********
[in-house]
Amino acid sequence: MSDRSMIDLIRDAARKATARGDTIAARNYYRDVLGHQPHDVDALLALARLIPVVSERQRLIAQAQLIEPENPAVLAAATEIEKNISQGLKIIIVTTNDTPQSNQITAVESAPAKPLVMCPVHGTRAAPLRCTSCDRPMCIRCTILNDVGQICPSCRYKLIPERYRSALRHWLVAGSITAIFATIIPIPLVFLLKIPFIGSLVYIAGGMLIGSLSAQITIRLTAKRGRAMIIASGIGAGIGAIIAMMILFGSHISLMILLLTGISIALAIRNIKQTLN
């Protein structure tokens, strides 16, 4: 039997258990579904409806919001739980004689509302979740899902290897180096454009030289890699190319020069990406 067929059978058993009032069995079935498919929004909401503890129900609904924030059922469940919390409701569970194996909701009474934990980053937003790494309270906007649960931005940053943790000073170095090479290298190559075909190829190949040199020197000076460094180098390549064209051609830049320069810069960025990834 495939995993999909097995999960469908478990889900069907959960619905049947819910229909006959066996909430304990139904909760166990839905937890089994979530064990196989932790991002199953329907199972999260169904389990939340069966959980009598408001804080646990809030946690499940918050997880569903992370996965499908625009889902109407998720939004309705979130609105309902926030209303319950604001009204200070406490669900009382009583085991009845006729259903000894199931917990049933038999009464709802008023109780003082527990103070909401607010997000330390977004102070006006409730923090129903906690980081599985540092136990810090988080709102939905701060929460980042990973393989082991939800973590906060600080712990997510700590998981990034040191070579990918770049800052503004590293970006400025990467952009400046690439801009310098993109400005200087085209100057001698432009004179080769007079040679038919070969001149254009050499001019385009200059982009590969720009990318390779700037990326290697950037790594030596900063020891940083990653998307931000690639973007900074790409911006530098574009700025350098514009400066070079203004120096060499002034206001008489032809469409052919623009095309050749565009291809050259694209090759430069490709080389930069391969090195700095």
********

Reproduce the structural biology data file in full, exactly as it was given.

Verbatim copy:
[in-house]
Amino acid sequence: MSDRSMIDLIRDAARKATARGDTIAARNYYRDVLGHQPHDVDALLALARLIPVVSERQRLIAQAQLIEPENPAVLAAATEIEKNISQGLKIIIVTTNDTPQSNQITAVESAPAKPLVMCPVHGTRAAPLRCTSCDRPMCIRCTILNDVGQICPSCRYKLIPERYRSALRHWLVAGSITAIFATIIPIPLVFLLKIPFIGSLVYIAGGMLIGSLSAQITIRLTAKRGRAMIIASGIGAGIGAIIAMMILFGSHISLMILLLTGISIALAIRNIKQTLN
């Protein structure tokens, strides 16, 4: 039997258990579904409806919001739980004689509302979740899902290897180096454009030289890699190319020069990406 067929059978058993009032069995079935498919929004909401503890129900609904924030059922469940919390409701569970194996909701009474934990980053937003790494309270906007649960931005940053943790000073170095090479290298190559075909190829190949040199020197000076460094180098390549064209051609830049320069810069960025990834 495939995993999909097995999960469908478990889900069907959960619905049947819910229909006959066996909430304990139904909760166990839905937890089994979530064990196989932790991002199953329907199972999260169904389990939340069966959980009598408001804080646990809030946690499940918050997880569903992370996965499908625009889902109407998720939004309705979130609105309902926030209303319950604001009204200070406490669900009382009583085991009845006729259903000894199931917990049933038999009464709802008023109780003082527990103070909401607010997000330390977004102070006006409730923090129903906690980081599985540092136990810090988080709102939905701060929460980042990973393989082991939800973590906060600080712990997510700590998981990034040191070579990918770049800052503004590293970006400025990467952009400046690439801009310098993109400005200087085209100057001698432009004179080769007079040679038919070969001149254009050499001019385009200059982009590969720009990318390779700037990326290697950037790594030596900063020891940083990653998307931000690639973007900074790409911006530098574009700025350098514009400066070079203004120096060499002034206001008489032809469409052919623009095309050749565009291809050259694209090759430069490709080389930069391969090195700095």